A 3.5-hour, 30-mile (48 km) hike-bike-hike along Belgrade rivers
Today has been another exciting day. And it’s only half way over. More fun to come… hopefully of a more sedate kind. 🙂
I woke up early this morning and decided to do something I have never done before. Not even in my youthful years in my native city. I decided to walk down to the Danube, rent a bike, and then ride it to Ada Ciganlija, an island within the river Sava that has been turned into a recreational mecca of Belgrade (see the map).
Up until two days ago, I did not know that something like this was even possible. It certainly was not 50 years when I lived here last. The riverfront, which then housed a port and railroad yards, was the grimiest and filthiest part of the city. I would not have dreamed of biking through there had my landlady told me about the bike paths along the river Sava which connect the recreational facilities on the Danube and Ada Ciganlija.
I also did not know the hike-bike-hike would be so long. I figured originally I’d bike to the Ada (the red dot on the map), and then turn around and ride back. But once I got there, the Ada was so beautiful, and there were so many people enjoying the weekend there walking, or jogging, or biking, or roller blading, some even playing golf, that curiosity got the better of me. I just had to keep on exploring. Little did I know that, as a result, I would double my planned biking distance.
In the end, my right knee was quite sore as it has been just over two weeks since my second stem cell therapy, but I am sure that by tomorrow it will be okay after I give it some rest.
And now, I invited you to join me on this wonderful ride.
Getting to the Danube
Walking from my home to the Danube was an enjoyable and interesting experience. I had forgotten to put on sunscreen at home. So I stopped at Bajloni market to buy one. As a result, I made a new friend – a man called Kića who wished me a wonderful ride.
On Car Dušana street I past a church I had never seen before. The sign read Alexander Nevsky. “Must be a Russian church,” I thought. But when I came back home and checked, turns out it was probably Ukrainian. Nevsky was Prince of Novgorod (1236–40 and 1240-56 and 1258-1259), Grand Prince of Kiev(1236–52) and Grand Prince of Vladimir (1252–63). In other words, a very long time ago.
Since the road I was on approaching the Danube went into what looked like a tunnel, I followed a local guy who took some “shortcuts” on the surface. Well, after walking on a dirt path and wading through some shrubs and bushes, I found myself walking across about 10 pairs of railroad tracks. Another remnant of old Belgrade, I thought.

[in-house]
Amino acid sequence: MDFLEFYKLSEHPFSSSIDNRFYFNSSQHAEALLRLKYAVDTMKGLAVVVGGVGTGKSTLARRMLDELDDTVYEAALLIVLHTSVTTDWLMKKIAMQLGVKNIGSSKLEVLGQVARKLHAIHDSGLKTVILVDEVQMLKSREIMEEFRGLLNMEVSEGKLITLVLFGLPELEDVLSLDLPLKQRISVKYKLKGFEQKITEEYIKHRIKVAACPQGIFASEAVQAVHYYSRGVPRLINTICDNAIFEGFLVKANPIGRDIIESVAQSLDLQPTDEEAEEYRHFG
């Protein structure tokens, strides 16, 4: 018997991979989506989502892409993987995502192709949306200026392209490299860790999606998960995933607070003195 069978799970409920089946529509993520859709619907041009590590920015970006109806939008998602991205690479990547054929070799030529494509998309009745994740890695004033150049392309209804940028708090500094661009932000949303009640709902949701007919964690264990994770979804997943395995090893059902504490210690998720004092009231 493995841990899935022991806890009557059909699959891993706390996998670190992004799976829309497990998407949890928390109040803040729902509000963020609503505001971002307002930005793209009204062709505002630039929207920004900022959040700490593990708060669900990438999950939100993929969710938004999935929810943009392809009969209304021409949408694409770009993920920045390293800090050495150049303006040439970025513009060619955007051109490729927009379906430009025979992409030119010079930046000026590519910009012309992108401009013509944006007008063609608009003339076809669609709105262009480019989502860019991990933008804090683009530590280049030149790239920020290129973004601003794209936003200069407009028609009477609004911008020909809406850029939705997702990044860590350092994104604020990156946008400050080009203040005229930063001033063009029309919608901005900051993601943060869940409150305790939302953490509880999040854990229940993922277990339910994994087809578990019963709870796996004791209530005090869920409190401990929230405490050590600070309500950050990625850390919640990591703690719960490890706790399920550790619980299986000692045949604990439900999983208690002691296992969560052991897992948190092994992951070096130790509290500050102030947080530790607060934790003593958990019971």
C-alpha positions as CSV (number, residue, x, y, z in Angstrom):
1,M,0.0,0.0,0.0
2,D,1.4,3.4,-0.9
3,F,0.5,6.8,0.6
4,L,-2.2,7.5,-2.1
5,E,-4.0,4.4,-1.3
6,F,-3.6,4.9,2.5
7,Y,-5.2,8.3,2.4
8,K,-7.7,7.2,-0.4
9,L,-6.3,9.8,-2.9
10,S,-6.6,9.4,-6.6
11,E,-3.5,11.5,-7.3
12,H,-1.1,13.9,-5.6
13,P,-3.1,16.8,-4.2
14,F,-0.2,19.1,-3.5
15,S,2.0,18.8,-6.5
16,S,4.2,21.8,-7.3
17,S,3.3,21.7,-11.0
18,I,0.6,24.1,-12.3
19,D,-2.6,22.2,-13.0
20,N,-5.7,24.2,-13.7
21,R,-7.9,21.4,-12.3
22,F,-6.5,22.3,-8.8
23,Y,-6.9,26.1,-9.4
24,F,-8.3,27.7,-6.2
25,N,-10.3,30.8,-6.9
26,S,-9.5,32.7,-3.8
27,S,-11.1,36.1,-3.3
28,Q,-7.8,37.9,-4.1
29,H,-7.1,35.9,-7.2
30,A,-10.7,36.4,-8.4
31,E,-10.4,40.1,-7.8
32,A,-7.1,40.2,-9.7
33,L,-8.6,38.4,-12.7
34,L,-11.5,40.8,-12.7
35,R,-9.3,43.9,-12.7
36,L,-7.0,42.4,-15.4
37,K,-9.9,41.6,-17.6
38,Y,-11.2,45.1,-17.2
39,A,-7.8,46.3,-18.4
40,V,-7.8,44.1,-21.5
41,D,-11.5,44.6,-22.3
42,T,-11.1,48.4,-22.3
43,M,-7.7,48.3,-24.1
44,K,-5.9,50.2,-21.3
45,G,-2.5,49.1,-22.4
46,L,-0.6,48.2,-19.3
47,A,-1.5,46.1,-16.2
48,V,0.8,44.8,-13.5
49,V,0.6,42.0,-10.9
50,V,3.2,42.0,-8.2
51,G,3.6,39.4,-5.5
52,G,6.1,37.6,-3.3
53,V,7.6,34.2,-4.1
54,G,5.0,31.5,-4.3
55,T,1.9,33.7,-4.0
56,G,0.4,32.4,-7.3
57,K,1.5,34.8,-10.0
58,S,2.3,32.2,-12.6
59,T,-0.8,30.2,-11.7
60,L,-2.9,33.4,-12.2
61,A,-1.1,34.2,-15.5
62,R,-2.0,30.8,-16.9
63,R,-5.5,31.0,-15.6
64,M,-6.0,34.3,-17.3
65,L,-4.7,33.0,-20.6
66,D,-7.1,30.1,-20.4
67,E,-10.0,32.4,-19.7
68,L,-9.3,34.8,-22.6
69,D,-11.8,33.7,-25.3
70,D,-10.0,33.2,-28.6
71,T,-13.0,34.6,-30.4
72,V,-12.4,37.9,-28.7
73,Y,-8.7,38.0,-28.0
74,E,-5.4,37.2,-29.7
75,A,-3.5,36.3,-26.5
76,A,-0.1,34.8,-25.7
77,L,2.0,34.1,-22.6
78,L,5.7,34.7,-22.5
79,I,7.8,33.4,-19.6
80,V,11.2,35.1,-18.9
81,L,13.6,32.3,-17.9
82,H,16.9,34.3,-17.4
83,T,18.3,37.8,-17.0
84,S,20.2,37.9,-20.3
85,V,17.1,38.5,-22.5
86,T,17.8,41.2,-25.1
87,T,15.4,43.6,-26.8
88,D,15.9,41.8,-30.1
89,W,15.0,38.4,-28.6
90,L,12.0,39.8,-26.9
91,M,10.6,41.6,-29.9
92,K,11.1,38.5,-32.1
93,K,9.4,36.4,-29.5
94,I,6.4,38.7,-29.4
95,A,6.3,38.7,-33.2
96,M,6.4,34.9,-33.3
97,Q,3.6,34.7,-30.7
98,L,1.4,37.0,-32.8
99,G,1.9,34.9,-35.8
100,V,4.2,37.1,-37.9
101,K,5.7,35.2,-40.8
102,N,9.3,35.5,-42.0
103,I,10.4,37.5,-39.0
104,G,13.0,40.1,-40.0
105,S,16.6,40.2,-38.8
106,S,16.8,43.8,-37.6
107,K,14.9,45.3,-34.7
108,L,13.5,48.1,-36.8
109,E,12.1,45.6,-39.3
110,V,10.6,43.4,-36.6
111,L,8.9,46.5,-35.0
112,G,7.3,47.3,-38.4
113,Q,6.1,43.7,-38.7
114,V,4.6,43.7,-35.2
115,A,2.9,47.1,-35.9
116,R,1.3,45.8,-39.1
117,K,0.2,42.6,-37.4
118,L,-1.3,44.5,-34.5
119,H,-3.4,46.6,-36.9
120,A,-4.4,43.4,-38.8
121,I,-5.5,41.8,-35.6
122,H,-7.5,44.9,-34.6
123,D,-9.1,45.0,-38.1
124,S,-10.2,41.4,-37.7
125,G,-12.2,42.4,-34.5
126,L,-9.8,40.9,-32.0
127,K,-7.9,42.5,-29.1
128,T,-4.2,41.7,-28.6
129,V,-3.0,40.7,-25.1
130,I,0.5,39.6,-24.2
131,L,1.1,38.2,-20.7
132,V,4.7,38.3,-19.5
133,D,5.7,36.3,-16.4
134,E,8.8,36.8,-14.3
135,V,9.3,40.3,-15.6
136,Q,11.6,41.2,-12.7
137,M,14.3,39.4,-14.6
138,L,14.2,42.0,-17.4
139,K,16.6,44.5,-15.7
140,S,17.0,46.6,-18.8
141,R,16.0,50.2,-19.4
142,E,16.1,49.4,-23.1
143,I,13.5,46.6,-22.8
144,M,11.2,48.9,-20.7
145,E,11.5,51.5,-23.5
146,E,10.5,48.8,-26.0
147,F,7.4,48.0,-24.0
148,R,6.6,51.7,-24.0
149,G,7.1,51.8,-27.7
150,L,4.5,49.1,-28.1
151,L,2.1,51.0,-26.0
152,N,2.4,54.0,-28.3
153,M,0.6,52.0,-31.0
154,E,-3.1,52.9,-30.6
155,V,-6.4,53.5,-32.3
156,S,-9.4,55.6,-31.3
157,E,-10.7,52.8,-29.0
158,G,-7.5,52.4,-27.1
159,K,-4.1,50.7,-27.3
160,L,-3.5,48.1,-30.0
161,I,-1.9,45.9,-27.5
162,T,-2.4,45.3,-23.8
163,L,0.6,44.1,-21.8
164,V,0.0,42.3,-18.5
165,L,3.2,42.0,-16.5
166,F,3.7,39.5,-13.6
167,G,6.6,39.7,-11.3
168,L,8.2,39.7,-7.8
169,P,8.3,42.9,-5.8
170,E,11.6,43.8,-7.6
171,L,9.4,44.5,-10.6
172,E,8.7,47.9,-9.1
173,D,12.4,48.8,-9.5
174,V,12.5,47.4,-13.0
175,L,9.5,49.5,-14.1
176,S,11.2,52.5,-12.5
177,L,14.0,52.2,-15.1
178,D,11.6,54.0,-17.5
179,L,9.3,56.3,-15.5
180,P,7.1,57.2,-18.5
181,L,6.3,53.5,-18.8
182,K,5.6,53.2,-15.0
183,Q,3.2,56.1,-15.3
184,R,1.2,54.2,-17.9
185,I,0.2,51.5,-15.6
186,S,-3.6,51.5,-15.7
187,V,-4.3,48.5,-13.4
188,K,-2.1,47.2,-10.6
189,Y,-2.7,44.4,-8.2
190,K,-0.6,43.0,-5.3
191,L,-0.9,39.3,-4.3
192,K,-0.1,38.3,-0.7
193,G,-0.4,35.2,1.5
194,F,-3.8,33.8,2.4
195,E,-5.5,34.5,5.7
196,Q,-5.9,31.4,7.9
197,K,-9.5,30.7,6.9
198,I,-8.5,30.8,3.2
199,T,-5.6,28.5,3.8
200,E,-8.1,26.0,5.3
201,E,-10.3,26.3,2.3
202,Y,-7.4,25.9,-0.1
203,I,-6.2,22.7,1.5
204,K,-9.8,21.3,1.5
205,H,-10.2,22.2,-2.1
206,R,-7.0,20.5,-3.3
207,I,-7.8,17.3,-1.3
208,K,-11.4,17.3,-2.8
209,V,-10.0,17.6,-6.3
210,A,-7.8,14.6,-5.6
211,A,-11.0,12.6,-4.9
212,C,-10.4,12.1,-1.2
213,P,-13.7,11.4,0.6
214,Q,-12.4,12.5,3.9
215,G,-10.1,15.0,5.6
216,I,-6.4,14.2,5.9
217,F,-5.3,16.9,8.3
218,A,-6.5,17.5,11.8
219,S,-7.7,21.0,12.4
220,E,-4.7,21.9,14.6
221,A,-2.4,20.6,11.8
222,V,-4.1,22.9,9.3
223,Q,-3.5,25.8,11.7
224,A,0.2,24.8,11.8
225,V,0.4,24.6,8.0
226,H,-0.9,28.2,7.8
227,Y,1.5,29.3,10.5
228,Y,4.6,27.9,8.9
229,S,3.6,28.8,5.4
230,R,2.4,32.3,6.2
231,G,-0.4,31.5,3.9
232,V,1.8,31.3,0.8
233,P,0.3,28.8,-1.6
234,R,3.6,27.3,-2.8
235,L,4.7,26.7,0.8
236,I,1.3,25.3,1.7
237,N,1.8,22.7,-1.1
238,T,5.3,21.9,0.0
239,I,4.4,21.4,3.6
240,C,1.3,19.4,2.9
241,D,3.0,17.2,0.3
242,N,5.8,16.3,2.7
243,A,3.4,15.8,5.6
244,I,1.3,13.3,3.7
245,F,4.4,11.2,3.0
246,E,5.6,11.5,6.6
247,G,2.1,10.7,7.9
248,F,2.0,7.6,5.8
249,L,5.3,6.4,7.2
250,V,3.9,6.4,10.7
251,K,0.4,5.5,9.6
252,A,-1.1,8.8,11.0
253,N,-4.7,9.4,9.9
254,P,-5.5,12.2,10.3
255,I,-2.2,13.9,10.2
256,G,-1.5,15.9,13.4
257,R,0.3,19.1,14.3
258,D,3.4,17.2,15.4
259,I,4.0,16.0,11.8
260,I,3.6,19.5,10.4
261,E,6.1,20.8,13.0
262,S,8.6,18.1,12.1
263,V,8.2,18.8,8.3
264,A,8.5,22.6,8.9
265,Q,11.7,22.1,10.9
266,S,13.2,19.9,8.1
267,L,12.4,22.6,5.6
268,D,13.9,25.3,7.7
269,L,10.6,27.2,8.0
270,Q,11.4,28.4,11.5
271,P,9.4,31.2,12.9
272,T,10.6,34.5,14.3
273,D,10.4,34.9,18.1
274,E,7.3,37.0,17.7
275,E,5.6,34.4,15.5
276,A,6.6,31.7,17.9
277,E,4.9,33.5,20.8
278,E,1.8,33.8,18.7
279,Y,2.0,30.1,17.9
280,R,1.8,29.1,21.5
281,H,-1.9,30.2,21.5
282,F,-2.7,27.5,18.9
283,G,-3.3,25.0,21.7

At the Danube
Once I got to the Danube, I was delighted to see the swans in the river. They reminded me of similar scenes along the Danube banks in Vienna where I have also gone on regular bike rides.
I had no trouble finding the bike Markoni rental place. In hindsight, that was the only disappointment of the day. I tried out two bikes and both were crappy. I am sure that I have expended at least 30% more energy pedaling than I needed to.
And then when I asked to use a restroom before heading out on a long ride, they said they did not have one. They pointed me to a public one in the nearby Dorćol sports center. Alas, that restroom was out of order. And the cleaning lady would not let me use the ladies one even though nobody was there.
Rude Markoni bike rental staffer
When I returned to the Markoni bike rental place, I asked the two attendants if they would make an exception and let me use their staff restroom since the public one was out of order.
The younger man was about to let me, but about his 40-year old partner said he would not.
“But that’s inhumane,” I said.
“Take it up with the city authorities,” he replied rudely. “I cannot make an exception for our staff bathroom.”
I was about to go out but then turned around and came back.
“What is your name?” I asked the rude man.
“Okay, Igor.” I said. “I am going to make you famous. I am a writer and you will be the star of my today’s story.” 😦
“What a way to treat a customer!?,” I thought on my way out. “He must have been a commie” (or his family were). I then went to a restaurant and used a restroom there.
Ride along Sava
The first part of the bike path starts out along the Danube, and the veers to the left along the confluence of the river Sava into Danube. It then continues along the Sava river under the Kalemegdan fortress and the city of Belgrade.